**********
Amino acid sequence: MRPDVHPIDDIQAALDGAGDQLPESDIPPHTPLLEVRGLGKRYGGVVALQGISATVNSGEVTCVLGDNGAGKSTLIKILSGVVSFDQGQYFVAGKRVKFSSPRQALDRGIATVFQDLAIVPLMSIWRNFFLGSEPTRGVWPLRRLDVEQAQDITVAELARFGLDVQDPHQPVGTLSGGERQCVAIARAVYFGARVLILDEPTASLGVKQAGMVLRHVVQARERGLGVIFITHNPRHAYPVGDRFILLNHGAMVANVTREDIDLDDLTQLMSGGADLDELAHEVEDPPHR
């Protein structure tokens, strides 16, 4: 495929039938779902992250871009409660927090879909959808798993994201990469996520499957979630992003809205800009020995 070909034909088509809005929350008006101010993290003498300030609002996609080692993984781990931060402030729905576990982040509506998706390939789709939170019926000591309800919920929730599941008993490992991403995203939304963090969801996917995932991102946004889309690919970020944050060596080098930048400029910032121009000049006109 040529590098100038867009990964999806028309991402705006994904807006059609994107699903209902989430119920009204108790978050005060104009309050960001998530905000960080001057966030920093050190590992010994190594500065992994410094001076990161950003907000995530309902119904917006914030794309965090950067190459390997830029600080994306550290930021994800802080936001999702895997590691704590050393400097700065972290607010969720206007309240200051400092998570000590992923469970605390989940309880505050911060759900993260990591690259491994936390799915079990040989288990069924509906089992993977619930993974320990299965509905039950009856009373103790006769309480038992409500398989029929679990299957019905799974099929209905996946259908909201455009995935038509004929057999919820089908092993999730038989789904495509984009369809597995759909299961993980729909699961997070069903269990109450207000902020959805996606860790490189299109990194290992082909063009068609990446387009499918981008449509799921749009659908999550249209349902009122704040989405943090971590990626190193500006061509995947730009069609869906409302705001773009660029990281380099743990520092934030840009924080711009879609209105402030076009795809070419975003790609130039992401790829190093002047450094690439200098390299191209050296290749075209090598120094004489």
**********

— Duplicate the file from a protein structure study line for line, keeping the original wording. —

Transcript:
Amino acid sequence: MRPDVHPIDDIQAALDGAGDQLPESDIPPHTPLLEVRGLGKRYGGVVALQGISATVNSGEVTCVLGDNGAGKSTLIKILSGVVSFDQGQYFVAGKRVKFSSPRQALDRGIATVFQDLAIVPLMSIWRNFFLGSEPTRGVWPLRRLDVEQAQDITVAELARFGLDVQDPHQPVGTLSGGERQCVAIARAVYFGARVLILDEPTASLGVKQAGMVLRHVVQARERGLGVIFITHNPRHAYPVGDRFILLNHGAMVANVTREDIDLDDLTQLMSGGADLDELAHEVEDPPHR
């Protein structure tokens, strides 16, 4: 495929039938779902992250871009409660927090879909959808798993994201990469996520499957979630992003809205800009020995 070909034909088509809005929350008006101010993290003498300030609002996609080692993984781990931060402030729905576990982040509506998706390939789709939170019926000591309800919920929730599941008993490992991403995203939304963090969801996917995932991102946004889309690919970020944050060596080098930048400029910032121009000049006109 040529590098100038867009990964999806028309991402705006994904807006059609994107699903209902989430119920009204108790978050005060104009309050960001998530905000960080001057966030920093050190590992010994190594500065992994410094001076990161950003907000995530309902119904917006914030794309965090950067190459390997830029600080994306550290930021994800802080936001999702895997590691704590050393400097700065972290607010969720206007309240200051400092998570000590992923469970605390989940309880505050911060759900993260990591690259491994936390799915079990040989288990069924509906089992993977619930993974320990299965509905039950009856009373103790006769309480038992409500398989029929679990299957019905799974099929209905996946259908909201455009995935038509004929057999919820089908092993999730038989789904495509984009369809597995759909299961993980729909699961997070069903269990109450207000902020959805996606860790490189299109990194290992082909063009068609990446387009499918981008449509799921749009659908999550249209349902009122704040989405943090971590990626190193500006061509995947730009069609869906409302705001773009660029990281380099743990520092934030840009924080711009879609209105402030076009795809070419975003790609130039992401790829190093002047450094690439200098390299191209050296290749075209090598120094004489």